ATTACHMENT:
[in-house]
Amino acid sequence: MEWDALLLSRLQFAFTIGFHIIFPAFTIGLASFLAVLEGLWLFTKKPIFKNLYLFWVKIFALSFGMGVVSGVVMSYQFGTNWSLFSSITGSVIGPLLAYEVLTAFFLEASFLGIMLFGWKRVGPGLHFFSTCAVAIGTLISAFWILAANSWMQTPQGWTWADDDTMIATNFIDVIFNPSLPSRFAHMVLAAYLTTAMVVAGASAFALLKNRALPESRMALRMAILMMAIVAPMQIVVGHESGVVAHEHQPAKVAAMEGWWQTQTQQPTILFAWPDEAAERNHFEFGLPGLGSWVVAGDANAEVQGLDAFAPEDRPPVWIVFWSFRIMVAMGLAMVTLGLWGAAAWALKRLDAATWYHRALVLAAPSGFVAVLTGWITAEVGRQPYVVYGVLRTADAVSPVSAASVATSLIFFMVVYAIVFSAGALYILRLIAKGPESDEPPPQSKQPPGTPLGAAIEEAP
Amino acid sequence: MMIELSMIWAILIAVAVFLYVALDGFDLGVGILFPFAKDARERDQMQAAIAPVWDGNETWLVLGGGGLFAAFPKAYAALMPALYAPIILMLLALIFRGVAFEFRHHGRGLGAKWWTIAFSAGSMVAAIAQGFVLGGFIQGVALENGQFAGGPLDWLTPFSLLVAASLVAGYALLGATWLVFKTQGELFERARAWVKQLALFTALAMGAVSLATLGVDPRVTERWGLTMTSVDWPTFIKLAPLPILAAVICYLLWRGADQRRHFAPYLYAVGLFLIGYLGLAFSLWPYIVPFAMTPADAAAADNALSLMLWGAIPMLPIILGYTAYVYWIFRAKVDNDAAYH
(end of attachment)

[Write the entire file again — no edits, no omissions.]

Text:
[in-house]
Amino acid sequence: MEWDALLLSRLQFAFTIGFHIIFPAFTIGLASFLAVLEGLWLFTKKPIFKNLYLFWVKIFALSFGMGVVSGVVMSYQFGTNWSLFSSITGSVIGPLLAYEVLTAFFLEASFLGIMLFGWKRVGPGLHFFSTCAVAIGTLISAFWILAANSWMQTPQGWTWADDDTMIATNFIDVIFNPSLPSRFAHMVLAAYLTTAMVVAGASAFALLKNRALPESRMALRMAILMMAIVAPMQIVVGHESGVVAHEHQPAKVAAMEGWWQTQTQQPTILFAWPDEAAERNHFEFGLPGLGSWVVAGDANAEVQGLDAFAPEDRPPVWIVFWSFRIMVAMGLAMVTLGLWGAAAWALKRLDAATWYHRALVLAAPSGFVAVLTGWITAEVGRQPYVVYGVLRTADAVSPVSAASVATSLIFFMVVYAIVFSAGALYILRLIAKGPESDEPPPQSKQPPGTPLGAAIEEAP
Amino acid sequence: MMIELSMIWAILIAVAVFLYVALDGFDLGVGILFPFAKDARERDQMQAAIAPVWDGNETWLVLGGGGLFAAFPKAYAALMPALYAPIILMLLALIFRGVAFEFRHHGRGLGAKWWTIAFSAGSMVAAIAQGFVLGGFIQGVALENGQFAGGPLDWLTPFSLLVAASLVAGYALLGATWLVFKTQGELFERARAWVKQLALFTALAMGAVSLATLGVDPRVTERWGLTMTSVDWPTFIKLAPLPILAAVICYLLWRGADQRRHFAPYLYAVGLFLIGYLGLAFSLWPYIVPFAMTPADAAAADNALSLMLWGAIPMLPIILGYTAYVYWIFRAKVDNDAAYH